Mojo (UK)

Huey ‘Piano’ Smith


Crescent City legend BORN 1934

FROM JELLY ROLL Morton to Jon Batiste, New Orleans is a city that’s never gone begging when it comes to keyboard talent. There just happens to be one – the reclusive and retiring Huey ‘Piano’ Smith – that the aforementi­oned players will routinely cite as their North Star of boogie-woogie, protorock’n’roll and Gulf Coast rhythm & blues weirdness. “Huey is a major part of the whole thing,” Dr. John told Smith’s biographer, Louisiana newspaperm­an John Wirt. Dr. John played on many of the same sessions at Cosimo Matassa’s J&M Studio as legendary drummer Earl Palmer, who said, “Huey was the personific­ation of New Orleans piano players.”

Born in New Orleans, Smith, like his contempora­ry Fats Domino, watched R&B and boogie as it became rock’n’roll. More than that, he helped that happen, as a member of the pantheon who honed their talent at the Dew Drop Inn in Uptown New Orleans. His band, the Clowns, brought together the most wild and flamboyant members of that influentia­l gang: Bobby Marchan, the young James Booker, Guitar Slim, Earl King, and singer Gerri Hall all fronted or filled in for the raw boogie pianist who preferred to hang back, pounding out the notes with a heavy left hand. Rockin’ Pneumonia And The Boogie Woogie Flu and Sea Cruise, which hit the Top 20 sung by white New Orleanian vocalist Frankie Ford in 1959, are probably Smith’s most famous cuts; more eccentric songs, like Don’t You Just Know It and Don’t You Know Yockomo, with raucous call-and-response group vocals that sound like some wild South Louisiana party, still soundtrack the Mardi Gras season.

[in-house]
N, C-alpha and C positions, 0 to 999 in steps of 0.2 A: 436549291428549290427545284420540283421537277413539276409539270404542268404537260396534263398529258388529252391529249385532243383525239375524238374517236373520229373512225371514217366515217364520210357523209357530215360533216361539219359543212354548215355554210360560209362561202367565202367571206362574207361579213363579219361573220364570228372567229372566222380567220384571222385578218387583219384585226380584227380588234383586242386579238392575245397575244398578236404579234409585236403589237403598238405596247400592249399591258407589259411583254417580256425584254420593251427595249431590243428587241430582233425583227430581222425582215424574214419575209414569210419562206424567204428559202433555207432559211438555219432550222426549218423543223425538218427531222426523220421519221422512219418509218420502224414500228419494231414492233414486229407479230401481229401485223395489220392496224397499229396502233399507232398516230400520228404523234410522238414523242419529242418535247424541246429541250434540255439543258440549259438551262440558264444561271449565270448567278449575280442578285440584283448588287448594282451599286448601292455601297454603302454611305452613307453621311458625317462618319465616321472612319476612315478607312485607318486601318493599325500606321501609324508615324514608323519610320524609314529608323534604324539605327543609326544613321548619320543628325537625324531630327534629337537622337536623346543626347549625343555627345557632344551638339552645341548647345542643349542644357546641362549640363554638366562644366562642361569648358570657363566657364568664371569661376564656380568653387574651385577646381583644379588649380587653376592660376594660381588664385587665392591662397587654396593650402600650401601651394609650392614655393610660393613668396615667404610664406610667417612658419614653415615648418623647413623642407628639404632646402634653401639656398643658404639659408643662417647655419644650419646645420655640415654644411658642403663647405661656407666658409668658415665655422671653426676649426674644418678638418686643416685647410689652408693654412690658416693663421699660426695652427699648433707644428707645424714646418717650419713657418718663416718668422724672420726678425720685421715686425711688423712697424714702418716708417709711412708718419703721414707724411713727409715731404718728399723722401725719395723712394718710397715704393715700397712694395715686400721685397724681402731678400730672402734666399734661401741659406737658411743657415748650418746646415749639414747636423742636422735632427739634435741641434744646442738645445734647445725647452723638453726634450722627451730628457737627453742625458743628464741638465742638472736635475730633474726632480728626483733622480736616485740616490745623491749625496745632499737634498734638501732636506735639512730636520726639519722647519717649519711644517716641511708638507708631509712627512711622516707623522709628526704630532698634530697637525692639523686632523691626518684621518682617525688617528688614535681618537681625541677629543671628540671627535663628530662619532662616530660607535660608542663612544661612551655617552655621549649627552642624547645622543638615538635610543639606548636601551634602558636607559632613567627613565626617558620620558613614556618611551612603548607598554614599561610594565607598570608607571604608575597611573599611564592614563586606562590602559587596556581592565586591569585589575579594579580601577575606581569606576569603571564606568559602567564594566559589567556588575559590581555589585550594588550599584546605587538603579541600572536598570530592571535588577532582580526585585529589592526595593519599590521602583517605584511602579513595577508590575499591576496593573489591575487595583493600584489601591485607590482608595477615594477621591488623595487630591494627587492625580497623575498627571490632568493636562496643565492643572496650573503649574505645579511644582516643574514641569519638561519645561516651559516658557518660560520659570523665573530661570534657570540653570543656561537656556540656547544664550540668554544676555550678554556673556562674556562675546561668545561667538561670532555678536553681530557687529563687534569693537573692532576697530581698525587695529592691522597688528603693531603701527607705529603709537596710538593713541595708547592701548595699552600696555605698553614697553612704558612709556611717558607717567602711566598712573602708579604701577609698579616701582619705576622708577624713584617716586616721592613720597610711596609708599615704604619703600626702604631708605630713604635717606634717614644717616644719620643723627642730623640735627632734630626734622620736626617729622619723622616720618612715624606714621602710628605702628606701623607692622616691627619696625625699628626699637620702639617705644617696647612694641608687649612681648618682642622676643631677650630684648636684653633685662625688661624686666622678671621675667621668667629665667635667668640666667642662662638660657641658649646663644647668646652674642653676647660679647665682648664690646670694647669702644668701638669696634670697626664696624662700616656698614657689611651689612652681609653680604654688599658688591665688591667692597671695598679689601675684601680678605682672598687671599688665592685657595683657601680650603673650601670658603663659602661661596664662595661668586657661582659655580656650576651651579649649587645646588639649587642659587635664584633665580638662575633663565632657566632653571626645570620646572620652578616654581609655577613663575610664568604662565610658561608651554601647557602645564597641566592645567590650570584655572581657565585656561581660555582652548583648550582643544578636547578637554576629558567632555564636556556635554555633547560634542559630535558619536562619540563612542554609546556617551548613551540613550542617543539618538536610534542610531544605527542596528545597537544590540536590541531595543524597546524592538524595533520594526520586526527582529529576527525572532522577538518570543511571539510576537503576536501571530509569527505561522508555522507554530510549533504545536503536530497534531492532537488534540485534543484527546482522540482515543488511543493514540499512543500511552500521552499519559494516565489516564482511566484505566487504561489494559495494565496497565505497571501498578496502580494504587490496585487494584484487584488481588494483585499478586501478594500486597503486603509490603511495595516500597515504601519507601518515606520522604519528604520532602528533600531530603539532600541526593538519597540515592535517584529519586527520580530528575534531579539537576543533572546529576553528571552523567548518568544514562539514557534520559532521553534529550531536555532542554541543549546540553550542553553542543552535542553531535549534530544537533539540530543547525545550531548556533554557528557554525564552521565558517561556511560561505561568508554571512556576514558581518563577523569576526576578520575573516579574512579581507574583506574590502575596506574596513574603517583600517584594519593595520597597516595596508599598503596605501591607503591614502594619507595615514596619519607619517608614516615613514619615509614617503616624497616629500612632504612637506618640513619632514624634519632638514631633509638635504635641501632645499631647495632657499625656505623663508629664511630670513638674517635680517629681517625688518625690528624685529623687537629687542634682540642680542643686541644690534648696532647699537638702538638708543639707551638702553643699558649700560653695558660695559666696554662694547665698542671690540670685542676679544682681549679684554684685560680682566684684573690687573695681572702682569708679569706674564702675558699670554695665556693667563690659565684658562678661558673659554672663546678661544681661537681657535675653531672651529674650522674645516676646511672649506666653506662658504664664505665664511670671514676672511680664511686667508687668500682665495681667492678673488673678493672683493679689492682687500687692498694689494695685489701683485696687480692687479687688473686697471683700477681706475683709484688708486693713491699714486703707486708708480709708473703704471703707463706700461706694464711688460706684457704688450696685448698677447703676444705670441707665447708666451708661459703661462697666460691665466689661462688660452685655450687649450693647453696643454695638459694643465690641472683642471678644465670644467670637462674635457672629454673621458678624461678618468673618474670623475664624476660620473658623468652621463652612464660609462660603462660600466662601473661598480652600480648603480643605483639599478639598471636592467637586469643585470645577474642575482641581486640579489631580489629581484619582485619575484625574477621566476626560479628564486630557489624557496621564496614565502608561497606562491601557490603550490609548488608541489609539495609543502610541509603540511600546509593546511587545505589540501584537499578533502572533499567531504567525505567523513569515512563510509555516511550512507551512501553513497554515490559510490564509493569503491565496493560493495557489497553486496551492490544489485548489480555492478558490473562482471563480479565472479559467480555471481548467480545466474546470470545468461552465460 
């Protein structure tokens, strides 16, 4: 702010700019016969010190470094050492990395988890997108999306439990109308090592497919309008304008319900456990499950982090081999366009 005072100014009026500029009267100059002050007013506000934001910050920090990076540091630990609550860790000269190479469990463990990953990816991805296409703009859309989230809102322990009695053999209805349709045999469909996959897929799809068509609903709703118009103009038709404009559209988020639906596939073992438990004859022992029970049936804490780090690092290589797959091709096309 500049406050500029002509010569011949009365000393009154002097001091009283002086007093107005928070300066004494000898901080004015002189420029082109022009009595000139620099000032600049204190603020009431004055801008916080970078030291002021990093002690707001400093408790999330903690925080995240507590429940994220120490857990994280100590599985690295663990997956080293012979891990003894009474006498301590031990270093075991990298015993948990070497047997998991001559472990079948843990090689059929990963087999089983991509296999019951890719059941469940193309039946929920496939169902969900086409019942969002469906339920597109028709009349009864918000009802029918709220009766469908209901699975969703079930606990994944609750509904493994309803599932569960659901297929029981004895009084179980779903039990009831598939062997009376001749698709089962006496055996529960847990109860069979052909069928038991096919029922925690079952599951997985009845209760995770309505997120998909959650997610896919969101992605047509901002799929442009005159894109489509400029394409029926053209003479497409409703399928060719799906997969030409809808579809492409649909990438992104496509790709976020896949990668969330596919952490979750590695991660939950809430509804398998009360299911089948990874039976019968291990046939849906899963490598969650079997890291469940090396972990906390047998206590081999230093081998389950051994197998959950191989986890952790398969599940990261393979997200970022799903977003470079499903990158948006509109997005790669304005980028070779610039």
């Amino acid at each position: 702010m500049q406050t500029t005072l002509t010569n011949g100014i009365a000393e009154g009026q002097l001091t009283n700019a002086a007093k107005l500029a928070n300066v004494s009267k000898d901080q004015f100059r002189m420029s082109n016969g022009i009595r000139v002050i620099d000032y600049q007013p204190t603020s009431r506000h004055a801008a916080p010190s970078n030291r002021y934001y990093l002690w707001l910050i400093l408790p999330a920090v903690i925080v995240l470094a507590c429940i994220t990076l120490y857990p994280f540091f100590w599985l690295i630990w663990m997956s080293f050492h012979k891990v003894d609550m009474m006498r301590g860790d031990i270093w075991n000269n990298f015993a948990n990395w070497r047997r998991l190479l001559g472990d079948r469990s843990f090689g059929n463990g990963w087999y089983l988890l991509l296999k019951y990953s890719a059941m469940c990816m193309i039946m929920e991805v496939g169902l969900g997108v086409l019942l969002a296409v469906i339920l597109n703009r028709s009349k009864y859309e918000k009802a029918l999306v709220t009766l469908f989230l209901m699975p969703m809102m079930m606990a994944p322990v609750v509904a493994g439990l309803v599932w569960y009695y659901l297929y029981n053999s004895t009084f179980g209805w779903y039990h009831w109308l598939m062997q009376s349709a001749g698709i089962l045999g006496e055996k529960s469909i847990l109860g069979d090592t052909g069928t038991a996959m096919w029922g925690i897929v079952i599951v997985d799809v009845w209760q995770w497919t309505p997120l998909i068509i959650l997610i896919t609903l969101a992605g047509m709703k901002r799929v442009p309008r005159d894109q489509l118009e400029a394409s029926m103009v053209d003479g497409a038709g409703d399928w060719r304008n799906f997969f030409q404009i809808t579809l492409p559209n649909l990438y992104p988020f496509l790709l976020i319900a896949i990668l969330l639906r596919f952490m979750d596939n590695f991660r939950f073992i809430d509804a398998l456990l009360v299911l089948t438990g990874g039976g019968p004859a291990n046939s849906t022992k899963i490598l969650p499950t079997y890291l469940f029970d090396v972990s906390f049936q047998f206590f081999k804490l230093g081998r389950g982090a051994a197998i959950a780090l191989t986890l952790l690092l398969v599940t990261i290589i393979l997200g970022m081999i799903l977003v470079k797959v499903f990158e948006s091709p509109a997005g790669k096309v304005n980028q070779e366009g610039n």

A Jehovah’s Witness who had forgone secular music for 40 years, Smith left this earth aged 89 on February 13. New Orleans sang along with him, and always will.

Alison Fenstersto­ck

 ?? ?? Boogie in his bones: Huey ‘Piano’ Smith, soundtrack­ing the Mardi Gras.
Boogie in his bones: Huey ‘Piano’ Smith, soundtrack­ing the Mardi Gras.

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